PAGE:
What Are the Different Types of Hematology Tests?

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  • Written By: Meshell Powell
  • Edited By: Melissa Wiley
  • Last Modified Date: 25 September 2019
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There are a variety of hematology tests, also known as blood tests, that may be ordered by a doctor as a part of a routine check-up or to confirm a suspected medical diagnosis. A complete blood count, or CBC, is used to measure various components of the blood, including blood cells and hematocrit. Blood enzyme tests and blood chemistry tests are other types of hematology tests that may be performed. Some blood tests may test the function of specific organs, such as the heart or kidneys. Any questions or concerns about hematology tests on an individual basis should be discussed with a doctor or other medical professional.

One of the most commonly performed hematology tests is the CBC, or complete blood count. This type of test measures the number of red cells, white cells, and platelets in the blood as well as hemoglobin and hematocrit levels. The results of this blood test can help to diagnose medical conditions such as anemia, infection, or bleeding disorders. These lab values may be abnormal when certain forms of cancer are present as well. Dehydration or problems with the body's immune system can sometimes be diagnosed based on the results of this blood test.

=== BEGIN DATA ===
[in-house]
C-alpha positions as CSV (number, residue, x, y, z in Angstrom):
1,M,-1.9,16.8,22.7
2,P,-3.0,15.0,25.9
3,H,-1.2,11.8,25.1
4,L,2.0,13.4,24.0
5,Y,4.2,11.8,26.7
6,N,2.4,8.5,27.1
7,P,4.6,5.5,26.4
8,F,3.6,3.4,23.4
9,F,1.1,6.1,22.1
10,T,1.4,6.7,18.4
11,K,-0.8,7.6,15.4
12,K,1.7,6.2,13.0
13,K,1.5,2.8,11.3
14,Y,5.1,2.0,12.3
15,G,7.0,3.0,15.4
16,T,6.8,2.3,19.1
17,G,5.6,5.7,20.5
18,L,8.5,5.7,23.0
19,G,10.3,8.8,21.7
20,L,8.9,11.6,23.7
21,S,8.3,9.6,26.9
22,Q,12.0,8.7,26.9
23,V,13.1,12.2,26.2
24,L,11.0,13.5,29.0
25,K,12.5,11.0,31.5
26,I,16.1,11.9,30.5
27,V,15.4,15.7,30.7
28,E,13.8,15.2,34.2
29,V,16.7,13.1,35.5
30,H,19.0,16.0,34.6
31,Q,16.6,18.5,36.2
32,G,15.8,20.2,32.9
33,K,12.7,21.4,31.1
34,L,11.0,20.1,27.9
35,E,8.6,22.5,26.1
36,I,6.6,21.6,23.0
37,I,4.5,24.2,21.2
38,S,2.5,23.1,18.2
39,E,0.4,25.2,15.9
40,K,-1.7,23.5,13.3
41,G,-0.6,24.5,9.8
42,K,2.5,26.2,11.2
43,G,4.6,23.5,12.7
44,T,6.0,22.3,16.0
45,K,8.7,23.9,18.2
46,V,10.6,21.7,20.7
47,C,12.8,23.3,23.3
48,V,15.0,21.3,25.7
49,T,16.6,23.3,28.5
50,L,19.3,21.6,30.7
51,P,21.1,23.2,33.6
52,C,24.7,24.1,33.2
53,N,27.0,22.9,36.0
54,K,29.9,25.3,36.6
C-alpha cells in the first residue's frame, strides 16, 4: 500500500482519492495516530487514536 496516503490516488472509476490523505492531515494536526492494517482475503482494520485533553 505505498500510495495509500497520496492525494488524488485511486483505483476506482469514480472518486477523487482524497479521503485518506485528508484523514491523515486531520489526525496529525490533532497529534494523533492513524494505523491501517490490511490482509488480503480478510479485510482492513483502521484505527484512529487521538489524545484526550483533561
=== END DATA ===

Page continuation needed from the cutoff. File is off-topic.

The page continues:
Blood enzymes and metabolic chemicals are frequently monitored through the use of hematology tests. The most commonly tested enzymes are known as creatine kinase and troponin. This particular type of blood test is often used to detect a heart attack. Metabolic testing can check a variety of system functions that rely on metabolic chemicals, including glucose, calcium, and electrolyte levels. If left untreated, a chemical imbalance can lead to potentially fatal complications, including diabetes and malabsorption issues.

Some hematology tests are helpful in diagnosing problems with the kidneys. Abnormal BUN or creatinine levels may indicate that the kidneys are not functioning as well as they should. Additional tests are often performed based on the results of these blood tests in order to determine the exact cause of the loss of kidney function. Similar hematology tests may detect liver disease or impaired cardiac function.

A lipoprotein panel is among the more commonly used hematology tests. In this blood test, cholesterol and triglyceride levels are tested. If these levels are high, it does not necessarily indicate the presence of disease, although the patient does carry an increased risk of developing heart disease. Monitoring these levels may be able to prevent future health problems in many people.


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